Wednesday, November 29, 2017

The Trump Rally May Not Be Over -- November 29, 2017

Plans to spend more time with his family. Matt Lauer.

Mr Wobegone? Also, gone.

GDP, 3Q17: revised upward -- second estimate at 3.3% for 3Q17. This is a 3-year high.

Weekly petroleum report: pending; released 10:30 a.m. Eastern Time.

Market: the Trump rally may continue today based on futures.

ESPN: lays off 150 people today.

Oil majors just got the memo: "It's all about shale." -- Reuters --- pressured for profit, oil majors bet big on shale technology (spoiler alert: article is light on examples that get me excited).
Now, oil majors that were slow to seize on shale are seeking further efficiencies by adapting technologies for highly automated offshore operations to shale and pursuing advances in digitalization that have reshaped industries from auto manufacturing to retail.
If they are successful, the U.S. oil industry's ability to bring more wells to production at lower cost could amp up future output and company profits. The firms could also frustrate the ongoing effort by the Organization of the Petroleum Exporting Countries (OPEC) to drain a global oil glut.
Hebron, just in time for Christmas. Exxon Mobil's Hebron oil project off the coast of eastern Canada has produced its first oil -- Reuters via Rigzone.
At its peak Hebron will produce up to 150,000 barrels per day (bpd), Exxon said. It will help Atlantic Canada offshore production climb 44 percent to 307,000 bpd by 2024, according to estimates from the Canadian Association of Petroleum Producers.
Cars. I've never been particularly interested in cars but with all the Tesla excitement, I've enjoyed watching the new muscle cars rolling out. Two links covering the Los Angeles car show: Automotive News; and, Motor Trend.

Back to the Bakken

Active rigs:

Active Rigs553964185191

RBN Energy: the rejuvenation of natural gas processing plants, part 2.
NGL prices have been rising fast since the middle of this year, but the same cannot be said for the price of natural gas. So how does this market scenario play out for gas processors who make their money extracting NGLs from gas? It plays out pretty darn good. In Part 1 of this series, we looked at how the relationship between the price of NGLs versus natural gas can be assessed by the Frac Spread, and concluded that things are definitely looking up for gas processing economics.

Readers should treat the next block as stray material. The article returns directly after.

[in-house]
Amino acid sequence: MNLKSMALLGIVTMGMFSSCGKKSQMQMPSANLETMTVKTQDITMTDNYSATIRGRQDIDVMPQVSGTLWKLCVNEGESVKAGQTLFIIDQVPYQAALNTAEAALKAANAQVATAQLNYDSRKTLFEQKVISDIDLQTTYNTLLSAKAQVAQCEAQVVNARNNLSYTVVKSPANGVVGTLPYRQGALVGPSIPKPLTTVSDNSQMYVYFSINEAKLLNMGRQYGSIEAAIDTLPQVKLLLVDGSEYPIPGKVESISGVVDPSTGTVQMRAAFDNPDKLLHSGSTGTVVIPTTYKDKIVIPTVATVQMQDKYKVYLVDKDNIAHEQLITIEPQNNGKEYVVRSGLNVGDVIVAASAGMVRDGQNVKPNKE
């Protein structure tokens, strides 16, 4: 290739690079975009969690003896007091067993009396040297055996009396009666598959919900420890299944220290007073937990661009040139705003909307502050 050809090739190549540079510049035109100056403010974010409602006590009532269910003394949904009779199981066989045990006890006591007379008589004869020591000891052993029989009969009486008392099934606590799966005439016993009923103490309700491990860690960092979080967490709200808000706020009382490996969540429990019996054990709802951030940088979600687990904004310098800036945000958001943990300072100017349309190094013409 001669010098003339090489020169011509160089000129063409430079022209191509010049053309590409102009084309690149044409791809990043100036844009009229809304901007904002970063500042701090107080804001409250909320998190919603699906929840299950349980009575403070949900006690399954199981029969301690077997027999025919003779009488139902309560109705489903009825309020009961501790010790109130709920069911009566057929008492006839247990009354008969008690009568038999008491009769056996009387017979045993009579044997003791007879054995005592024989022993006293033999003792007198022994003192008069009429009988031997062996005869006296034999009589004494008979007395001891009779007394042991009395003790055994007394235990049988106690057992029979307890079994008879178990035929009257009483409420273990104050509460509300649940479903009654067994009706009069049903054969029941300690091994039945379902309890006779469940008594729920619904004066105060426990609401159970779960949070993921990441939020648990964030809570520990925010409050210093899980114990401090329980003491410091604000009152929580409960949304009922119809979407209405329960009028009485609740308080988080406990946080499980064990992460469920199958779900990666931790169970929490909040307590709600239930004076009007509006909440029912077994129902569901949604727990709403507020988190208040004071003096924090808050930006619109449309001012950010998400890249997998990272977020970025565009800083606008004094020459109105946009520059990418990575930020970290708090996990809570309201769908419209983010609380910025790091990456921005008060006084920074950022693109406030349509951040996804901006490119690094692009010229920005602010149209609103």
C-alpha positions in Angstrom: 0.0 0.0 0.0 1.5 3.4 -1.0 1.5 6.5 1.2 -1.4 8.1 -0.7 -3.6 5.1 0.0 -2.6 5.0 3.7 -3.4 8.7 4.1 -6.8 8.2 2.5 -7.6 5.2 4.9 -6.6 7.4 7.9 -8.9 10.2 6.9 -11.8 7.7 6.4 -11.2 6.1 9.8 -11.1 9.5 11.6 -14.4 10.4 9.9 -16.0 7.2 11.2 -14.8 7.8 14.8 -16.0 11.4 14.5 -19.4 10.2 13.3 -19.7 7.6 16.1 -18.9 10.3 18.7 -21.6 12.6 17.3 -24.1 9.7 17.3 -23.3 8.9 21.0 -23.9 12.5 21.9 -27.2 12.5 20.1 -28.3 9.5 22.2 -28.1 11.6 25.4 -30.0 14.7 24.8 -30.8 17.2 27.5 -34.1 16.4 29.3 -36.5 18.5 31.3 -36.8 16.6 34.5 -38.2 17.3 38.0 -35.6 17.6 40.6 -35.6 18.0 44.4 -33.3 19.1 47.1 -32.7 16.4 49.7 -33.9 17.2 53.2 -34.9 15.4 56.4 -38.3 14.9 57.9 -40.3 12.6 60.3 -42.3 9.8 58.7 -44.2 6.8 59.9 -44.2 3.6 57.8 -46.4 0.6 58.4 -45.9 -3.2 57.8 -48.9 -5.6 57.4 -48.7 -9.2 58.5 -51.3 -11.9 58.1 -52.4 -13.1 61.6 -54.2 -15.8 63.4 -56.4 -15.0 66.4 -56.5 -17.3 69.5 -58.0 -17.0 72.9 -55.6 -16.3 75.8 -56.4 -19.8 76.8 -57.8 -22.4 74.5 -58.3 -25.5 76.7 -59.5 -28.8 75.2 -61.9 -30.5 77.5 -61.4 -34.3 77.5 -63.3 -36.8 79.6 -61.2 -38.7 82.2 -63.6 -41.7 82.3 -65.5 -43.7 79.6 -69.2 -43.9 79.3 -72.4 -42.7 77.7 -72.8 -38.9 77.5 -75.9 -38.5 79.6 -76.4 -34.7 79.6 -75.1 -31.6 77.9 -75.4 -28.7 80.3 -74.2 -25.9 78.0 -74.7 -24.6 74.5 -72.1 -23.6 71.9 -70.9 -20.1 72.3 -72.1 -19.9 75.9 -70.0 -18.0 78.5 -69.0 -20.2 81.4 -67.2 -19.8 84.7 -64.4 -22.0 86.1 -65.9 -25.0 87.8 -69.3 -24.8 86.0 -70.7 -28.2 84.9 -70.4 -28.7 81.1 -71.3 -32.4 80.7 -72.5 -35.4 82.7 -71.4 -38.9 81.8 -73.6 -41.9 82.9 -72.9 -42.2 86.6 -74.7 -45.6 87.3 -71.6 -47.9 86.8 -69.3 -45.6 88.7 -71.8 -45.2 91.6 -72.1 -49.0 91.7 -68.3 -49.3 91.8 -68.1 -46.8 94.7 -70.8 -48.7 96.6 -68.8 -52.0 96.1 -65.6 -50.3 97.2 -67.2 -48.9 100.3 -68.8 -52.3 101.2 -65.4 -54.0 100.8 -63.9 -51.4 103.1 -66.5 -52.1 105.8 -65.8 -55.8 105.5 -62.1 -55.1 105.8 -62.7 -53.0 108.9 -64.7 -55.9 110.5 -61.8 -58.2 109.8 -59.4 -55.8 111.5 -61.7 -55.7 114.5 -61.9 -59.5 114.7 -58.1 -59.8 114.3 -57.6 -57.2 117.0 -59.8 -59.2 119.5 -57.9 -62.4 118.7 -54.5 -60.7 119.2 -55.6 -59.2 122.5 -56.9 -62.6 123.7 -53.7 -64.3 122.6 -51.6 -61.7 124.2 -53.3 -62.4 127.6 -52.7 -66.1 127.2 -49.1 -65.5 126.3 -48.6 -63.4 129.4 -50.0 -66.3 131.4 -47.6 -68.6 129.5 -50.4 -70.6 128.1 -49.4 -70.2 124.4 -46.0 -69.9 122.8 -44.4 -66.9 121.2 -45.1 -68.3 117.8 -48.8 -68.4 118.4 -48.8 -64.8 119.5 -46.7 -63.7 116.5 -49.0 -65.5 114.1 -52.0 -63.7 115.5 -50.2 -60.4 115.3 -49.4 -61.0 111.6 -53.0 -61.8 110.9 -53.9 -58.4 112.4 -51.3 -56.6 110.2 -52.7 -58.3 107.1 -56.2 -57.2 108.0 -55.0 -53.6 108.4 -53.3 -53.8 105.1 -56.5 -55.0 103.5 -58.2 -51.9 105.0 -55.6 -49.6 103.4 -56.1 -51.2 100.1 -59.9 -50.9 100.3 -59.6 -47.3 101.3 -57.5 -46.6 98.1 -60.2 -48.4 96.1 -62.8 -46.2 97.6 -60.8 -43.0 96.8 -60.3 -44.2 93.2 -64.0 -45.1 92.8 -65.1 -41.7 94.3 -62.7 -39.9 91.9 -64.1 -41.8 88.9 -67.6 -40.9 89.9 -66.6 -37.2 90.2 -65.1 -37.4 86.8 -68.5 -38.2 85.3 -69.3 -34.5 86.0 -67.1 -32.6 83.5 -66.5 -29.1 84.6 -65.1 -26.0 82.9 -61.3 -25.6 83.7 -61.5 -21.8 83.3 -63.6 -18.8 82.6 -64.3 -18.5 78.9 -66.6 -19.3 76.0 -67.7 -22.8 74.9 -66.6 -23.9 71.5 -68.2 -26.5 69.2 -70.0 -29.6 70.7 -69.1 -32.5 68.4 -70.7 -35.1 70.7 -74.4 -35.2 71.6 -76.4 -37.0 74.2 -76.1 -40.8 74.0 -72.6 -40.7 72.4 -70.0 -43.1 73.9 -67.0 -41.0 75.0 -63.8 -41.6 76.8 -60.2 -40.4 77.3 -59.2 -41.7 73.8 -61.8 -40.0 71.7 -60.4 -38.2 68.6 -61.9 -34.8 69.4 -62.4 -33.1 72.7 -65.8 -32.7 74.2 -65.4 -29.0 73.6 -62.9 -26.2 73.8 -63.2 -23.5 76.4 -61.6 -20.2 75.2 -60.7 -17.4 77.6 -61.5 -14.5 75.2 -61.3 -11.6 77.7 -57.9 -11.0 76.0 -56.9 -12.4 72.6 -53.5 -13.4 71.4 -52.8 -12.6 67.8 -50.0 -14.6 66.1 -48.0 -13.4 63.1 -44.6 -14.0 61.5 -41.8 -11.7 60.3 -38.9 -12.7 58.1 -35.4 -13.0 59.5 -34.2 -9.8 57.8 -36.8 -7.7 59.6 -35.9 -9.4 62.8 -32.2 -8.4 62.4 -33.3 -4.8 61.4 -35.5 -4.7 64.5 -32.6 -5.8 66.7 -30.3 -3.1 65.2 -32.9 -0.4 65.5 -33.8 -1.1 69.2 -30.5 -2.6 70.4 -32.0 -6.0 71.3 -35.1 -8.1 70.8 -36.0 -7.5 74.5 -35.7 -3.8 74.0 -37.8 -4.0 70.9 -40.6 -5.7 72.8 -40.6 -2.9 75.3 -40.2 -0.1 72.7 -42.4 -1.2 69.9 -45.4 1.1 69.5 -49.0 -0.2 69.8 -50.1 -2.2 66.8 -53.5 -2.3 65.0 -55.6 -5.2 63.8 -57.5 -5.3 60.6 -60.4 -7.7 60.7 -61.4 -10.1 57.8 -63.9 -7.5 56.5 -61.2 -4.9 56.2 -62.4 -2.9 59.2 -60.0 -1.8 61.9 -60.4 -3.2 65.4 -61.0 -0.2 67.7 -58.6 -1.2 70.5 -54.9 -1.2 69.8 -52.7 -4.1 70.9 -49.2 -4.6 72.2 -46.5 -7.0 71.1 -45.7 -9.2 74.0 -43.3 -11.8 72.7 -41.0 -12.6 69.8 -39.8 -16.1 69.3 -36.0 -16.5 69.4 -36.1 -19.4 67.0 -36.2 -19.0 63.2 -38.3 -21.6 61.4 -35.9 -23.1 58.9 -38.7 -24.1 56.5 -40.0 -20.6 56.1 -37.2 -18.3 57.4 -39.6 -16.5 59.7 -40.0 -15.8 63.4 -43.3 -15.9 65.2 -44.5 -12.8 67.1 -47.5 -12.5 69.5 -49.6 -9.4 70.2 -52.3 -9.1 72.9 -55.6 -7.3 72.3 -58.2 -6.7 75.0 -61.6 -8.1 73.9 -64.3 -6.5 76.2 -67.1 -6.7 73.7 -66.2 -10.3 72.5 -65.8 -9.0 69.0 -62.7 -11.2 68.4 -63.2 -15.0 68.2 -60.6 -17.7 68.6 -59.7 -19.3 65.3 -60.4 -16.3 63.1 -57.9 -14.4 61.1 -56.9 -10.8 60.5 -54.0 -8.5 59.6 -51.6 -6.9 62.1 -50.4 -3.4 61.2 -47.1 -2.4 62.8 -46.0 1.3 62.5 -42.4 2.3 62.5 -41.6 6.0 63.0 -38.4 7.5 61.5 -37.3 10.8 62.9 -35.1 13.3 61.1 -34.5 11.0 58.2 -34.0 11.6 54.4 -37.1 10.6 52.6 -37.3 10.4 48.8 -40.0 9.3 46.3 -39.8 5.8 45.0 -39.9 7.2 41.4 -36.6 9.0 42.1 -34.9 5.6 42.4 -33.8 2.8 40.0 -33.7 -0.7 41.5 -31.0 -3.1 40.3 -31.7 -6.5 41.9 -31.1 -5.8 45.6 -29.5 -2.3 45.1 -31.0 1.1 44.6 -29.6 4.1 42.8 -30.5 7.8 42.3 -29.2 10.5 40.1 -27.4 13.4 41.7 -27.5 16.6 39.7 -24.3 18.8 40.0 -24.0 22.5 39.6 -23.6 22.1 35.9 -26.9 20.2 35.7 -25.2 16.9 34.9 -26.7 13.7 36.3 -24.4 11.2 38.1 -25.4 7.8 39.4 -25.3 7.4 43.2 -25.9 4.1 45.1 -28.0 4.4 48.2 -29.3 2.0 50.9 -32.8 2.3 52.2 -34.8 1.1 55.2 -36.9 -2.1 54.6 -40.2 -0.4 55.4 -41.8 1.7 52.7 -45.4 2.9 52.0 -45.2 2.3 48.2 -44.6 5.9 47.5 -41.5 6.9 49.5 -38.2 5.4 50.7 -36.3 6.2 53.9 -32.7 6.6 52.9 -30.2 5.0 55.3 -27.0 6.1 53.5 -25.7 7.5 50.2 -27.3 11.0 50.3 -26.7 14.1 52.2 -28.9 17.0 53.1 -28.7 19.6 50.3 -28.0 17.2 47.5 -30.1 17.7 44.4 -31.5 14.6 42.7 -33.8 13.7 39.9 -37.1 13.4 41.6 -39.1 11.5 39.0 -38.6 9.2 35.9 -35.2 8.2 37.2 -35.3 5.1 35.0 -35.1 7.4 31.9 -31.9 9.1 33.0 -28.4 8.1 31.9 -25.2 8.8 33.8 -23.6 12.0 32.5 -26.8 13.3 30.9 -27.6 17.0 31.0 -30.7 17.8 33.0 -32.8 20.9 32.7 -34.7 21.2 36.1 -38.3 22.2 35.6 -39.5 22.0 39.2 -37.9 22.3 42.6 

But we also concluded that the Frac Spread misses the impact of a few key factors, including the BTU value and composition of the inlet gas stream. So today we’ll see what it takes to incorporate those factors into our assessment and, in the process, do a deep dive into the math of gas processing to examine the relationship between volumetric capacity, gallons of NGLs per 1,000 cubic feet of natural gas (GPMs) and moles.
Today, we continue our latest expedition into the wilds of gas processing. In Part 1, we reviewed the calculation methodology, the history and the pros and cons of the Frac Spread — the difference between the price of natural gas and the weighted average price of NGLs on a BTU basis. We noted that while the Frac Spread is a good indicator of the relative health of natural gas processing over time, it is not representative of the specific processing margin for a particular stream of input gas. That is because the Frac Spread does not take into account the quality of the gas being processed either in terms of the liquids content or the BTU content, nor does it factor in things like the operating efficiency of the plant or help determine if ethane rejection makes sense. (We’ll get to these issues in later episodes of this blog series.) These factors and others ultimately determine the quantity of NGLs that a given inlet gas stream can produce from a given gas processing plant.
To incorporate these factors into gas processing margin calculations, we first have to understand how liquids content and BTU content are measured and then how to convert between gas volumes and liquid volumes, since we transform the input gas stream into both liquid and gas outputs in our processing plant.

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